The core of the Church’s regulations on godparents are here:
10. Therefore godparents, chosen by the catechumens or by the families of children to be baptized, must, in the judgment of the parish priest (pastor), be qualified to carry out the proper liturgical functions mentioned in no.9.
It might seem curious that the Church expects catechumens to choose their own godparents, but it would seem that an adult would be a good judge of character and example, more or less. The pastor has veto power, as it were.
1. Godparents are persons, other than the parents of candidates, who are designated by the cnadidates themselves or by a candidate’s parents, or whoever stands in the place of parents, or, in the absence of these, by the parish priest (pastor) or minister of baptism. Each candidate may have either a godmother or a godfather or both a godmother and a godfather.
This guideline is taken literally. I’ve known two instances in which the parents of a child requested two godmothers. In neither case was the suggested pair a same-sex couple–the family simply had two close women friends who were thought to be good examples. If memory serves, in one case, the second woman was listed as a “Christian witness.”
2. Those designated must have the capability and intention of carrying out the responsibility of a godparent and be mature enough to do so. A person sixteen years of age is presumed to have the requisite maturity, but the diocesan bishop may have stipulated another age or the parish priest (pastor) or the minister may decide that there is a legitimate reason for allowing an exception.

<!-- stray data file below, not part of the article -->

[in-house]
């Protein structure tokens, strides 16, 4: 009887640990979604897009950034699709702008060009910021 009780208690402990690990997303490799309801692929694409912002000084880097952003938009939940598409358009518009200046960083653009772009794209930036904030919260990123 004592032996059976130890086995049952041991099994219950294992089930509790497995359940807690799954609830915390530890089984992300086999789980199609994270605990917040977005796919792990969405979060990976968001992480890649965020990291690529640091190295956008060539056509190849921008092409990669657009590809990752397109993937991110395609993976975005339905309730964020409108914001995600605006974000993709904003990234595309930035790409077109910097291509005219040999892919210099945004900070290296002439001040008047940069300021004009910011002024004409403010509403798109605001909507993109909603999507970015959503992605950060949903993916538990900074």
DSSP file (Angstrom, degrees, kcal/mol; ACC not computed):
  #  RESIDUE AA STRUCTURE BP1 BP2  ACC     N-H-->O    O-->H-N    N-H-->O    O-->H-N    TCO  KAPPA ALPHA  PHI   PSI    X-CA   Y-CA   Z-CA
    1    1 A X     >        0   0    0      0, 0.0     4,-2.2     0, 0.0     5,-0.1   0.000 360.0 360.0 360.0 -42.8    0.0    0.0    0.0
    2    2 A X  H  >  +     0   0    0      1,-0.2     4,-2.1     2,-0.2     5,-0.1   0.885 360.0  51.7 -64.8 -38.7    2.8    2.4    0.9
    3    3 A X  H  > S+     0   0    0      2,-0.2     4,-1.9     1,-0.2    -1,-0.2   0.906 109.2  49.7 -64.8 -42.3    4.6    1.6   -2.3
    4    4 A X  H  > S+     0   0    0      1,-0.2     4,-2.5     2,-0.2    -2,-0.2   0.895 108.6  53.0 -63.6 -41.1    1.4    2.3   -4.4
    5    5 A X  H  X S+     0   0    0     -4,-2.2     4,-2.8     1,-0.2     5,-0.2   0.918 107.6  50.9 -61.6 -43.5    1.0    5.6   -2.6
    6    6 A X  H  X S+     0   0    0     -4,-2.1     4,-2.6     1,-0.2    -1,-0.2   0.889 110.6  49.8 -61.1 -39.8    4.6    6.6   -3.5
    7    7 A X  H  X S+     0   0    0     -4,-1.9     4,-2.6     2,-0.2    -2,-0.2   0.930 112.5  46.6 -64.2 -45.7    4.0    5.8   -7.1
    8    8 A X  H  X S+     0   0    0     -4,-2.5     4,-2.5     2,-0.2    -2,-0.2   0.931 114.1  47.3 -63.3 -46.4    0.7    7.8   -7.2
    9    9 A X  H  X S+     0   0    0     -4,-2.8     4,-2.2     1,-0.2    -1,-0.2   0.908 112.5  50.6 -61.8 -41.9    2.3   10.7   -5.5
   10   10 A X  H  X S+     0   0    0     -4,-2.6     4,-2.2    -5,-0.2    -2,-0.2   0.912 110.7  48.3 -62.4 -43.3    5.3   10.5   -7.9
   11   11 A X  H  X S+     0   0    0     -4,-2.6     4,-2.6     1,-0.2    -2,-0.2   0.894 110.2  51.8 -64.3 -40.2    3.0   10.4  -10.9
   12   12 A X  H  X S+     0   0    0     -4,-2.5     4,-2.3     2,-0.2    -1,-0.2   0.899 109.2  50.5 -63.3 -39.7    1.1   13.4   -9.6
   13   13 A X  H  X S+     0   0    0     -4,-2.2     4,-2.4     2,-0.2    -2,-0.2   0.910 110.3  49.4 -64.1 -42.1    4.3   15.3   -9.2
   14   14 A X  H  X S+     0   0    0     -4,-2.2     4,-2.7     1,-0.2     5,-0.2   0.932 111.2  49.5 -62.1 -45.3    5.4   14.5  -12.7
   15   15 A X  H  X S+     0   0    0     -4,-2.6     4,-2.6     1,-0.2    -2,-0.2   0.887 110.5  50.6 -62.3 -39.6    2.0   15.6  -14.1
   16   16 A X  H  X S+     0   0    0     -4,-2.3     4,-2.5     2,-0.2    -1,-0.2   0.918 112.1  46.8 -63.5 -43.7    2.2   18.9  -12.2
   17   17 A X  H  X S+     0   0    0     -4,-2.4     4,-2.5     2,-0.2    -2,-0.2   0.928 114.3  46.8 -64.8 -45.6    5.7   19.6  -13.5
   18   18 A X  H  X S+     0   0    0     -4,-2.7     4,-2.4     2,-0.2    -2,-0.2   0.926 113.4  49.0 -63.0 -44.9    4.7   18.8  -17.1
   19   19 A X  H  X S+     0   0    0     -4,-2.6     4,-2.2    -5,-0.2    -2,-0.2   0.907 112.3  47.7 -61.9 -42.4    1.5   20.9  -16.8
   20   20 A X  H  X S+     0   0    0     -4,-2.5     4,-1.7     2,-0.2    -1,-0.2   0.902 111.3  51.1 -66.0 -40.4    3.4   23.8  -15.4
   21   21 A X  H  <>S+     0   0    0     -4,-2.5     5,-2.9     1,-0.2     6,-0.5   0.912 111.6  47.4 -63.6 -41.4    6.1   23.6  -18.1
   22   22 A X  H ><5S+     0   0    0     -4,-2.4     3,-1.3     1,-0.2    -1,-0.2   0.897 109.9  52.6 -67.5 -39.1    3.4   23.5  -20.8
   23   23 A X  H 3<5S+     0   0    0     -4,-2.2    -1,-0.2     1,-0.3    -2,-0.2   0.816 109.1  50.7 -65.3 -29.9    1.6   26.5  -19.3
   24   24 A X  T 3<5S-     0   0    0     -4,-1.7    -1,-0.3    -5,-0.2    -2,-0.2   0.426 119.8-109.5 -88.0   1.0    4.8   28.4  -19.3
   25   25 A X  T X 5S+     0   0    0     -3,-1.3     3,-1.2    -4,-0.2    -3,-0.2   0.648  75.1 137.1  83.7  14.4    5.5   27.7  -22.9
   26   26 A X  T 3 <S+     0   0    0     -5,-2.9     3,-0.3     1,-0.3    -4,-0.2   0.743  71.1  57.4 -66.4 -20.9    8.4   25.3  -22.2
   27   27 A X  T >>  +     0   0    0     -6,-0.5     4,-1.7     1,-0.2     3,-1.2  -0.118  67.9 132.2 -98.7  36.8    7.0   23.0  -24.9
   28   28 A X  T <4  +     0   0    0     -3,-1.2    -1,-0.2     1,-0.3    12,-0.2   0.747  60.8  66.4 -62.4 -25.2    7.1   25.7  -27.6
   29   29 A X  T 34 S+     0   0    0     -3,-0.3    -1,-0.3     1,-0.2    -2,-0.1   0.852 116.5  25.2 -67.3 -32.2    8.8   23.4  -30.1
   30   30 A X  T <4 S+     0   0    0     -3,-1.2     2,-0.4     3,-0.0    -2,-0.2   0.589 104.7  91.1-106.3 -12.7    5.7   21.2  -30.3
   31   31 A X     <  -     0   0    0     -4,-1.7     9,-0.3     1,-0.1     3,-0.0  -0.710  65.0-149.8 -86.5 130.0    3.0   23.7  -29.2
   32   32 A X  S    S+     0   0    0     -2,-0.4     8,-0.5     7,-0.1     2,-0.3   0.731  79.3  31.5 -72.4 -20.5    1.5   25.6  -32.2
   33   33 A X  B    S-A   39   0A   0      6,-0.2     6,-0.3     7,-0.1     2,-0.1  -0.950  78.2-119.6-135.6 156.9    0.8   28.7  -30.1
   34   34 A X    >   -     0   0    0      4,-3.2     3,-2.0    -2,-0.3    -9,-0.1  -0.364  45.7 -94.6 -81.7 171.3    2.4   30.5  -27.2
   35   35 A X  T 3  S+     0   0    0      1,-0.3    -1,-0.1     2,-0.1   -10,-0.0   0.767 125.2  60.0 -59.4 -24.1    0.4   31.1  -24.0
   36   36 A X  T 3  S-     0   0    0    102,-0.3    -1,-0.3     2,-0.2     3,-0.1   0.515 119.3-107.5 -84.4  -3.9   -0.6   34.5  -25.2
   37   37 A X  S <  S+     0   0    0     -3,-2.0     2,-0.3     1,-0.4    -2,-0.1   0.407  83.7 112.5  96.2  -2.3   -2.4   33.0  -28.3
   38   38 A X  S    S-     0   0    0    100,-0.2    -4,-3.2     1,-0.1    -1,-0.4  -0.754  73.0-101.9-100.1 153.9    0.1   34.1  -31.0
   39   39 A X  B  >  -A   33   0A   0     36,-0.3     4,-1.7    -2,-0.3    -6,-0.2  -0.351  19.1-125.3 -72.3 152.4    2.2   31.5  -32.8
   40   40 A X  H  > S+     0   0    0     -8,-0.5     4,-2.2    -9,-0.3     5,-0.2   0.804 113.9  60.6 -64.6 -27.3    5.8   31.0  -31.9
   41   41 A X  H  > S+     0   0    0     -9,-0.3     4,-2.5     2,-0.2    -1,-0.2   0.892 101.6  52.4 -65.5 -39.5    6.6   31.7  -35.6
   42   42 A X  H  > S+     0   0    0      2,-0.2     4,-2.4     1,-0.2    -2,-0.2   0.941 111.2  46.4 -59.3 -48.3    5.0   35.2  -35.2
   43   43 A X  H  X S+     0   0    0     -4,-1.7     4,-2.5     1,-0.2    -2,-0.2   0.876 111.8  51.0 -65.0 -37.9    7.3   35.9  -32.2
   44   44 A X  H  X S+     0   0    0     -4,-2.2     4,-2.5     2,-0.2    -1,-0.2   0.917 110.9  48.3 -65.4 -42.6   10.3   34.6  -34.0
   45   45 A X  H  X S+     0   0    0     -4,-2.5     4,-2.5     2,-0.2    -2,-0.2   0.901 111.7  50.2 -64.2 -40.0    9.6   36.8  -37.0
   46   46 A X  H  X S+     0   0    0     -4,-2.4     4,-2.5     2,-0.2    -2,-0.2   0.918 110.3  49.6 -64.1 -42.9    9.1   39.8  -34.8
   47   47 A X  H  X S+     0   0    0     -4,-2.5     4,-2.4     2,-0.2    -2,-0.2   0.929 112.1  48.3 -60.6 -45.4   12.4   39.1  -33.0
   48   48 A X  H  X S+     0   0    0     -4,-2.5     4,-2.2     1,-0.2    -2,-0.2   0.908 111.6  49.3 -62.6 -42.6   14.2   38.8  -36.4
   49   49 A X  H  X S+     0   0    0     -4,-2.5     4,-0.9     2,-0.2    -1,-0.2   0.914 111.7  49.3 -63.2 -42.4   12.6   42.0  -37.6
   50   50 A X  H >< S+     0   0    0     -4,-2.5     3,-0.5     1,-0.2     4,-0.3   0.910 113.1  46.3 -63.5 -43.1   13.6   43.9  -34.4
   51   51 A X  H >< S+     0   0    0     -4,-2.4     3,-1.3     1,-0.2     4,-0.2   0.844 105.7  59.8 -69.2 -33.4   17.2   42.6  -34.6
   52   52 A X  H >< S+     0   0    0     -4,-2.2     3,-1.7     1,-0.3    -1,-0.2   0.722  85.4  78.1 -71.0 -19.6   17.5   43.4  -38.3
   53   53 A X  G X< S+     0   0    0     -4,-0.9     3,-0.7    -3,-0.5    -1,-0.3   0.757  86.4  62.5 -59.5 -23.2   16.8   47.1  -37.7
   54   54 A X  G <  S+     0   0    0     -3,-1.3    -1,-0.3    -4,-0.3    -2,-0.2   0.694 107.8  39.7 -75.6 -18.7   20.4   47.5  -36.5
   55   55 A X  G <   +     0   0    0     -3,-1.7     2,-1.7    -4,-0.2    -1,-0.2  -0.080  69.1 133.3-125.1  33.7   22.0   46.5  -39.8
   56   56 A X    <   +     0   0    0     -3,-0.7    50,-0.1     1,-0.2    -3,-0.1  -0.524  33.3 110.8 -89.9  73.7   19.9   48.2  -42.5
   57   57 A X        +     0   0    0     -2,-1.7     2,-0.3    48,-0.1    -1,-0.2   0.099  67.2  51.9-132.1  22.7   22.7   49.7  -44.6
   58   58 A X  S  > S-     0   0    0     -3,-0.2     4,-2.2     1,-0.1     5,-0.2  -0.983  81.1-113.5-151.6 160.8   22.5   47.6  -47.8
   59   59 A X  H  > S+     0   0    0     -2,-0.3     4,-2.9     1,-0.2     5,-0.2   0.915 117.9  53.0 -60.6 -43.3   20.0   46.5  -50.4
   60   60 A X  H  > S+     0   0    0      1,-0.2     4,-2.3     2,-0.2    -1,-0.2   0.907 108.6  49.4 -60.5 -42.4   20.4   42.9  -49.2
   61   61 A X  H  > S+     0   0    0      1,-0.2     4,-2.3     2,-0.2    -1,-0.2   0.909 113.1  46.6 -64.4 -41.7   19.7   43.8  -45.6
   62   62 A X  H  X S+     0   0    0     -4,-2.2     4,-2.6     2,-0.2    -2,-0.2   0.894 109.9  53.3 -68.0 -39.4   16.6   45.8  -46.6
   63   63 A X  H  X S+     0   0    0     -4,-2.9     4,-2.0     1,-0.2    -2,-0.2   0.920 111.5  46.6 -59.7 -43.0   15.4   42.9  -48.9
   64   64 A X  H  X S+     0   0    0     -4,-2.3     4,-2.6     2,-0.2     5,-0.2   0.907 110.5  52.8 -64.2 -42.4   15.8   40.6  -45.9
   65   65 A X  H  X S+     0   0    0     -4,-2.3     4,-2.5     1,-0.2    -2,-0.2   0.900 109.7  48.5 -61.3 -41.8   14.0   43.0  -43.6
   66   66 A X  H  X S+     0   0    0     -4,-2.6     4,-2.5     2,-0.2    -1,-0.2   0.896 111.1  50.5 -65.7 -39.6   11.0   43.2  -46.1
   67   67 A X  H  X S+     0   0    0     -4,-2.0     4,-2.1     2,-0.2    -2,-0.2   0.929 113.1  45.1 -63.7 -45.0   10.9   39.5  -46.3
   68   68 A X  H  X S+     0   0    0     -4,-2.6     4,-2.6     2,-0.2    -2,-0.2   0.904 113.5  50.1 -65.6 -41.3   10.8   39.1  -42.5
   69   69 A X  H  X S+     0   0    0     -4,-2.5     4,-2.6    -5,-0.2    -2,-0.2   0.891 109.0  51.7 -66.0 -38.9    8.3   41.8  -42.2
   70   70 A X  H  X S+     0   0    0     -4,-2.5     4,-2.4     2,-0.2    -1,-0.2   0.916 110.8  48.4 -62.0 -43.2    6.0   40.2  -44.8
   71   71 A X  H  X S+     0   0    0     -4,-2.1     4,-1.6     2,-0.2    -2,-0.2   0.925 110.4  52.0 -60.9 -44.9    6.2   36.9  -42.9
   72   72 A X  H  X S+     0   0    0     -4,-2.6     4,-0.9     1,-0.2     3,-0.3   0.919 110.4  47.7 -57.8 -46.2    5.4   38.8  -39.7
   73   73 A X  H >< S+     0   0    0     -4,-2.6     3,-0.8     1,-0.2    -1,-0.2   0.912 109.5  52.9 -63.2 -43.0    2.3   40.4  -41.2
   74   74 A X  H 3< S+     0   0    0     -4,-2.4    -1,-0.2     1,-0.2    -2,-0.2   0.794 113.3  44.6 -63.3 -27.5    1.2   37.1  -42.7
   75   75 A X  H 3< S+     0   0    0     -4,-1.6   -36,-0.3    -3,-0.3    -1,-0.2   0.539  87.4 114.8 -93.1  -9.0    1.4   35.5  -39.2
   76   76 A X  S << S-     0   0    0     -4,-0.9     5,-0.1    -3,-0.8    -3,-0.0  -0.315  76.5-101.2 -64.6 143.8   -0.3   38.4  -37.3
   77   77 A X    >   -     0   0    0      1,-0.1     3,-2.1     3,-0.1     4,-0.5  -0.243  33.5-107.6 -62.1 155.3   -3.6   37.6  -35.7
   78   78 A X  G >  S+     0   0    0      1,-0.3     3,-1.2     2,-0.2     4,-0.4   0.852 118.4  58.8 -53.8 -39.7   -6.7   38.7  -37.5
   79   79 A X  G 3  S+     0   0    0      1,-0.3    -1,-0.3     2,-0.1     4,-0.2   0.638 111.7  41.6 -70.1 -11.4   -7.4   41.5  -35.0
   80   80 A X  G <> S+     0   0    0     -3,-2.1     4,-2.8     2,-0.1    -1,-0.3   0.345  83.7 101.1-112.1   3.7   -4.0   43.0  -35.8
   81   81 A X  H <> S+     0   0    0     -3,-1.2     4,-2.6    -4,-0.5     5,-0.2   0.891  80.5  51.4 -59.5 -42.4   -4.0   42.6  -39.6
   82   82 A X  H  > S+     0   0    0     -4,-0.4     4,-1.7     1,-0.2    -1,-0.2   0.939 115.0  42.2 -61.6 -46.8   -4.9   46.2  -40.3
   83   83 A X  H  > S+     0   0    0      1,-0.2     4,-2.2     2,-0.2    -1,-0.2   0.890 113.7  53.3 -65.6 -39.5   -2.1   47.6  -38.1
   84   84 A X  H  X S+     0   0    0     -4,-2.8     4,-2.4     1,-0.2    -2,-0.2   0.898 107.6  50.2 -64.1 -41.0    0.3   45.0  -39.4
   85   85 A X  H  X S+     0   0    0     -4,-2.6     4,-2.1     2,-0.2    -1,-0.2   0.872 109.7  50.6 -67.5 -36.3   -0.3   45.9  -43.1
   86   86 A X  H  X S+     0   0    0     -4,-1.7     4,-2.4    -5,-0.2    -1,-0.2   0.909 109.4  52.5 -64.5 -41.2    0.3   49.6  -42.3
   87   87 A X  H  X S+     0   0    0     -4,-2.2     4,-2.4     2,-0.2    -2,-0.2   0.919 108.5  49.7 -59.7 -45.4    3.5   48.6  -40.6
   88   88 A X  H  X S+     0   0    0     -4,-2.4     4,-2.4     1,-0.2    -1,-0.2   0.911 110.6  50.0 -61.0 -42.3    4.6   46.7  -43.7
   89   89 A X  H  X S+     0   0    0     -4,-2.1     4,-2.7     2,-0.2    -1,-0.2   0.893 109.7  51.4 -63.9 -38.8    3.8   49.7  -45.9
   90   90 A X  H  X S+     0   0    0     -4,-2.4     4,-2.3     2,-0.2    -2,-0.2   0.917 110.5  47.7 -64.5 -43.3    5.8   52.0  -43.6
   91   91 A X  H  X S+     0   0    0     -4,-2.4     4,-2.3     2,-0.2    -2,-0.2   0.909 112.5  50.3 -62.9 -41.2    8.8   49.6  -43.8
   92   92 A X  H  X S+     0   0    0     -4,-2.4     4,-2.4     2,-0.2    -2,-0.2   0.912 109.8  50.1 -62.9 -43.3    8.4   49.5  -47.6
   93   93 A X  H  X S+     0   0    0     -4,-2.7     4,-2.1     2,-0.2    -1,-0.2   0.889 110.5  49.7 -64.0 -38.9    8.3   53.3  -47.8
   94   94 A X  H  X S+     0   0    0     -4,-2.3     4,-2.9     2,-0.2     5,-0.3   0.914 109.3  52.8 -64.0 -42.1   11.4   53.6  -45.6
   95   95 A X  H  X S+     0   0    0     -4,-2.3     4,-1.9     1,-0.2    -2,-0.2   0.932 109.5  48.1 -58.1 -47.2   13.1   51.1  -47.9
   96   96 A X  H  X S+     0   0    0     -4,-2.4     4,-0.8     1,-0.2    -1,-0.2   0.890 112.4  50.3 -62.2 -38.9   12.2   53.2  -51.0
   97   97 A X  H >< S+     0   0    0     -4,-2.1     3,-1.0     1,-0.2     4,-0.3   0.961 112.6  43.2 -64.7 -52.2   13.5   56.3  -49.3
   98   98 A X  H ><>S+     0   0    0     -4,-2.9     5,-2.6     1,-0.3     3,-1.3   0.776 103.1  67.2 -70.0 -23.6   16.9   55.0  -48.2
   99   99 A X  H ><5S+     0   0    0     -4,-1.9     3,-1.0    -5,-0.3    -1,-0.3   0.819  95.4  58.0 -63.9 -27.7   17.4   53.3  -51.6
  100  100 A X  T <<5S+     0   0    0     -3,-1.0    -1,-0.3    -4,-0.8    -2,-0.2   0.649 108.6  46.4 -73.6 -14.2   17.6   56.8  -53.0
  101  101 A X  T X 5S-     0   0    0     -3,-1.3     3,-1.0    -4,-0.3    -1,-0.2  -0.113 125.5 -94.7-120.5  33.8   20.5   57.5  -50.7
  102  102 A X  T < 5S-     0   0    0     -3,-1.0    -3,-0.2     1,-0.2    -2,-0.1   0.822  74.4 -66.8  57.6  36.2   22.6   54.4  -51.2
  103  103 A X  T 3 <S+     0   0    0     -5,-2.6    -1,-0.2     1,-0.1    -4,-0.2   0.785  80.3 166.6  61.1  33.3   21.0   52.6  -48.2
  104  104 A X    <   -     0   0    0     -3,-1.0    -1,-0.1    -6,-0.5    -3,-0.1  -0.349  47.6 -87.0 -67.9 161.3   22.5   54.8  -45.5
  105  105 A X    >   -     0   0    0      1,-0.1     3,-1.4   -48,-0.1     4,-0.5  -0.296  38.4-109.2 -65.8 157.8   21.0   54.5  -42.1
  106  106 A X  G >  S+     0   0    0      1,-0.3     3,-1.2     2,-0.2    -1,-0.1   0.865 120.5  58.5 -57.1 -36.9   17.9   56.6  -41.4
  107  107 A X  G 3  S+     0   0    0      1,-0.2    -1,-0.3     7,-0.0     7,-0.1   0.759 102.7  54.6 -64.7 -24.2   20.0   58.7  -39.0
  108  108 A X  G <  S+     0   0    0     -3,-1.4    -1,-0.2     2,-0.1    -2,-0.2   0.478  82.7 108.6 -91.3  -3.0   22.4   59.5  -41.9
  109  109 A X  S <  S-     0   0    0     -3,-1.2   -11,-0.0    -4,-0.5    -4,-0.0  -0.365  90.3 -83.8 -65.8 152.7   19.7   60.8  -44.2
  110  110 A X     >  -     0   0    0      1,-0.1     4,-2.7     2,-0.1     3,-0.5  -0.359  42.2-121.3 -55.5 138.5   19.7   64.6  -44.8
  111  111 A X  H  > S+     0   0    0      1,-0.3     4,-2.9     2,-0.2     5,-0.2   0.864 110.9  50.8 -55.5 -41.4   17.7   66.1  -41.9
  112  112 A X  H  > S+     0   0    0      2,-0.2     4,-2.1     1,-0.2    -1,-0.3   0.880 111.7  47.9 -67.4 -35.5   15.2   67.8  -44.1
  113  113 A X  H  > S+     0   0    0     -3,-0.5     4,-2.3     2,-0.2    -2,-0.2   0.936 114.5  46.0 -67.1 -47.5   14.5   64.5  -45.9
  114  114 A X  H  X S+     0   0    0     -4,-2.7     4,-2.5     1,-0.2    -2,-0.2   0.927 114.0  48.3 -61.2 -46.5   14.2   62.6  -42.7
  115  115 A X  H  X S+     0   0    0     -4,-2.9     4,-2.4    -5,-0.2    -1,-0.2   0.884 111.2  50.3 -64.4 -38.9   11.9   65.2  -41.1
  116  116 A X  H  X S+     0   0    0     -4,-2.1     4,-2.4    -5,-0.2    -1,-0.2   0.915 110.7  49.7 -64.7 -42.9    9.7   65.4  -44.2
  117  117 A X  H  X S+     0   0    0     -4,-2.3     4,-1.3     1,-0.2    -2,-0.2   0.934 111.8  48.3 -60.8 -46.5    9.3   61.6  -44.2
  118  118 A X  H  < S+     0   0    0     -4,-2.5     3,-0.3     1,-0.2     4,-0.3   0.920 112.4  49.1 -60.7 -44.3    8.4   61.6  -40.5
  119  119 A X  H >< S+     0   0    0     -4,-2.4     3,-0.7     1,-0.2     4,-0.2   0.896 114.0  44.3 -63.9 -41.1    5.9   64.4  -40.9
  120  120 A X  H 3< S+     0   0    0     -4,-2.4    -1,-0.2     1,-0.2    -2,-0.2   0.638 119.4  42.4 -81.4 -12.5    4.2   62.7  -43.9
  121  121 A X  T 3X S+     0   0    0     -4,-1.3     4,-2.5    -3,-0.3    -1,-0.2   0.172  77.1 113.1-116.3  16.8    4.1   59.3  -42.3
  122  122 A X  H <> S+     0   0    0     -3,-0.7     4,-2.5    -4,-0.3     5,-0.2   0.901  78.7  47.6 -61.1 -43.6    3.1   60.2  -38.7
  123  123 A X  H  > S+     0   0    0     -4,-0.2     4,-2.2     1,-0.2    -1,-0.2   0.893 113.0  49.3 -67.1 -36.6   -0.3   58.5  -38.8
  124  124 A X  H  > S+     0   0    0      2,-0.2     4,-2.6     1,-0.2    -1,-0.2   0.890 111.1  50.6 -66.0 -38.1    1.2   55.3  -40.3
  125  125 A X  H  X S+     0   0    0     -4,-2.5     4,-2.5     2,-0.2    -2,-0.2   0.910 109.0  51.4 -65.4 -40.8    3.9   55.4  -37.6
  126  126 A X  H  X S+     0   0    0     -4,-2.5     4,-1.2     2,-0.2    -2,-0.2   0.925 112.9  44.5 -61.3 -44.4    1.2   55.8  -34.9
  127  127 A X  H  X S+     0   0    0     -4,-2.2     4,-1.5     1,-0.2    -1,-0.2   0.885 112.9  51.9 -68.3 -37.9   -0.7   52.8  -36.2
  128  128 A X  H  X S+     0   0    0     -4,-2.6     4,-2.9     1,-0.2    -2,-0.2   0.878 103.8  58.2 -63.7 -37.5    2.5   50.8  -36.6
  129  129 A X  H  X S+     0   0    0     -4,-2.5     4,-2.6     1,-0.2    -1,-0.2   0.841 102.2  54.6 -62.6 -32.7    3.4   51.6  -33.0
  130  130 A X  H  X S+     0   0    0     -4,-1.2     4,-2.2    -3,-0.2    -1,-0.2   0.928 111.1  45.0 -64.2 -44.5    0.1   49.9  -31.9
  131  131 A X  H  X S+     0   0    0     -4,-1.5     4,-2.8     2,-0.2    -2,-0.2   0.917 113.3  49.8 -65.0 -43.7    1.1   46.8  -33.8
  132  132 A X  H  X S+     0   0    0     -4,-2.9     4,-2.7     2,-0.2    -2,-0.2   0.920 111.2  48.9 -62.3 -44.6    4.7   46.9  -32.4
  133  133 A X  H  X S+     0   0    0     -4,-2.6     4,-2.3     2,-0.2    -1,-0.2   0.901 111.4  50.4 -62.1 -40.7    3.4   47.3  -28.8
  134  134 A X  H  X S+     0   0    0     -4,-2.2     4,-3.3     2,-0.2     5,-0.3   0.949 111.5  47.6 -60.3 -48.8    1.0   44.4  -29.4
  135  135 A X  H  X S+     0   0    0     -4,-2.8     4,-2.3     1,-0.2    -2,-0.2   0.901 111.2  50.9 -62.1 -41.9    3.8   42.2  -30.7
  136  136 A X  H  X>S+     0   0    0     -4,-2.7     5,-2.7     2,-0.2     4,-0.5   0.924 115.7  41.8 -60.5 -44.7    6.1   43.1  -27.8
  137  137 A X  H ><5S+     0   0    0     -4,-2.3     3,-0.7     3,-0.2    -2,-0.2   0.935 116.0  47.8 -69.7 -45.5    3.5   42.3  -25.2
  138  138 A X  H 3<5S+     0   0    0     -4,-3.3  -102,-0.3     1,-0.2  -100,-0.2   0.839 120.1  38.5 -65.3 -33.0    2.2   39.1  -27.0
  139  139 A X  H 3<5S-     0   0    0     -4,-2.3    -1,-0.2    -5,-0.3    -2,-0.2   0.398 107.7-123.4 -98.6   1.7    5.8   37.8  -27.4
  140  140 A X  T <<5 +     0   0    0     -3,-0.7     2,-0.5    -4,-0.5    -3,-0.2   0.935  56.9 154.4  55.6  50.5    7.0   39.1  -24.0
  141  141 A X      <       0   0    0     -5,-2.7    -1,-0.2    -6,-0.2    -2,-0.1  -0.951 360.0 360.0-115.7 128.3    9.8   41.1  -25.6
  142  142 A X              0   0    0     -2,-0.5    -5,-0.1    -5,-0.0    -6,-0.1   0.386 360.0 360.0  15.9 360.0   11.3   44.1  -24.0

The bishop determines the age, but in effect, a pastor can, for good reason, make an exception. More than once I’ve seen a significant other requested by the catechumen. That’s a touchy situation that’s sometimes, but not often, a positive experience.
3. Those designated as godparents must have received the three sacraments of initiation, baptism, confirmation, and eucharist, and be living a life consistent with faith and with the responsibility of a godparent.
4. Those designated as godparents must also be members of the Catholic Church and be canonically free to carry out this office. At the request of parents, a baptized and believing Christian not belinging to the Catholic Church may act as a Christian witness along with a Catholic godparent. (canon law 873-874) In the case of separated Eastern Christians with whom we do not have full communion, the special discipline for the Eastern Churches is to be respected.
I’m assuming the special discipline for Eastern Christians is not a serious obstacle, in that we would recognize a valid confirmation and eucharist in said churches.